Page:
I was halfway finished writing this post when I woke up to the shocking news of Anthony Bourdain's passing. I don't recall ever being affected by a celebrities death like this, sure I've been shocked before but this one somehow feels different, heavy, crushing. He was such an inspiration and an actual role model in a world mostly devoid of them. One of the few people I that I really looked up to as creator, traveler, eater and enthusiast of life. He did so much to show that the "other" is not something to be feared but to be sought out and learned from. I can say with certainty that he helped stoke my curiosity about other cultures and I probably wouldn't have followed this path that I'm currently traveling on without his prodding and inspiration. I'm at a loss of words at the moment, so I'll leave this here and try to finish writing this in honor of one of the true greats — RIP.
This first week of June marks seven weeks of traveling and living in Mexico and it's really starting to feel like home. As I'm settling into my little apartment here in Oaxaca, at least once a day I think about how difficult it will be to ever leave or return to — quote-unquote — real life. But until then there's markets, and tons of 'em, big ones, small ones, regional weekly ones and day-to-day ones, each offering it's own unique slice of Oaxacan life.
In the last month I've tried to visit as many markets as possible in the surrounding areas, there are still a few on my list but it's become an almost daily obsession. Each day of the week plays host to a different market(s) in a different puebla or section of the city, the exception being the big markets in Cuidad de Oaxaca which run daily but also claim Saturday as their BIG day.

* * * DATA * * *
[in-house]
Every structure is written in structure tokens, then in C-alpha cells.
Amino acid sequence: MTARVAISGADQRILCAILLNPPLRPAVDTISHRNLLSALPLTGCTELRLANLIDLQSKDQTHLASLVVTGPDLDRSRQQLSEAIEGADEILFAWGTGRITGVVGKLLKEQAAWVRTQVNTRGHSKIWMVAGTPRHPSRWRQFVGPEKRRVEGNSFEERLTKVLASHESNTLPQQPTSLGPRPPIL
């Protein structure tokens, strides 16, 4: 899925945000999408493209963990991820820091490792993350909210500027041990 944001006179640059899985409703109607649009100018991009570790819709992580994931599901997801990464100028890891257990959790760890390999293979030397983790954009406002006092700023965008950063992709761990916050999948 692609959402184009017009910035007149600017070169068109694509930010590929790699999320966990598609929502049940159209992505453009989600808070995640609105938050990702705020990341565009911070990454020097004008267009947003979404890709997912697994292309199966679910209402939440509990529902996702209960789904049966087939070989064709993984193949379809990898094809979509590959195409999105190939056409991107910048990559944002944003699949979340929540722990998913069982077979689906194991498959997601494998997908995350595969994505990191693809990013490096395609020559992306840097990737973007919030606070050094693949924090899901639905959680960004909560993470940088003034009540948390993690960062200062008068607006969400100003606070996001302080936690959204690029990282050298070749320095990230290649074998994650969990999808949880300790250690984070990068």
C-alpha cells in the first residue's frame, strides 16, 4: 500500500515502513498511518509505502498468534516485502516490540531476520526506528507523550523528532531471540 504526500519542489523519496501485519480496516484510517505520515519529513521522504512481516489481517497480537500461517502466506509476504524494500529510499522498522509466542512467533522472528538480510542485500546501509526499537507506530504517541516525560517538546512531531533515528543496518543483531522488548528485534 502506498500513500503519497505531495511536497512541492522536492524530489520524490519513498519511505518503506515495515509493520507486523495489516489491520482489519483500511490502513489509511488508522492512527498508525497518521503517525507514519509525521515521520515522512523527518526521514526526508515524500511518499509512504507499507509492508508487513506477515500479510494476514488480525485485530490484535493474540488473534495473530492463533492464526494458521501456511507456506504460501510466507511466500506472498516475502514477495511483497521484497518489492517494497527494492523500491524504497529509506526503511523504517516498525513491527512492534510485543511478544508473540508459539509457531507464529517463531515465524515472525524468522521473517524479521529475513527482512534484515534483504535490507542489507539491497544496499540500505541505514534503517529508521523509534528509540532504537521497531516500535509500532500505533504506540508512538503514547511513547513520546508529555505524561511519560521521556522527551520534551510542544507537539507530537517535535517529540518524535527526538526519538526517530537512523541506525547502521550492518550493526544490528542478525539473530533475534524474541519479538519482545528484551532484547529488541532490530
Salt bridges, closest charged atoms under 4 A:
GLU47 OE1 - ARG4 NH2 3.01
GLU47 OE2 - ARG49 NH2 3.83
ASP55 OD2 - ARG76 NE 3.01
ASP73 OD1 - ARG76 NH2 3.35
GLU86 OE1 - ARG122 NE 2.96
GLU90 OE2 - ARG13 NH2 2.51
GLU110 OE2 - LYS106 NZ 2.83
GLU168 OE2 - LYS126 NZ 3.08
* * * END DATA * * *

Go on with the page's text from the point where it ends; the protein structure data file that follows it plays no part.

It breaks down like this: Sunday is Tlacolula de Matamoros, the largest and perhaps best, Monday is in Teotitlan del Valle, a nearby weaving village, that I've only visited on off days, Wednesday is La Villa de Etla Market famous for it's queso, Thursday is the market in Zaachilla, a wild affair with livestock and a more rural vibe, Friday is Ocatlan, famous for it's art and massive church and another smaller market in Cuidad de Oaxaca near the baseball stadium, known for it's carnitas and food stalls. In addition there are several organic markets in the city that are a mix of food stalls and fresh vegetables and other goods, the weekend Mercado Organico Pochote is especially great.
Most of these markets are Tanguis, pre-hispanic markets and traditional community meeting centers, running continuously for hundreds of years. The massive Sunday market in Tlacolula de Matamoros, eating up over 8 city blocks and located about 40 minutes east of Cuidad de Oaxaca by bus, is one of the oldest continually operating markets in Mesoamerica and my running favorite for the sheer size and audacity of it. The general rule is, if it's small enough to carry away you can find it at Mercado de Tlacolula.The small town also boasts a beautiful 16th century church that features a rare "Black Christ" said to perform miracles and an insanely, ornately decorated chapel.
Mercado de Tlacolula is the largest open air market in the state of Oaxaca (outside of the massive wholesale market Central de Abastos) and draws purveyors from all around the region selling every kind of craft, clothing, household item, meat, vegetable and flower imaginable. Many of the vendors and visitors are indigenous people wearing traditional dress unique to their village and speaking in dialects of Zapotec.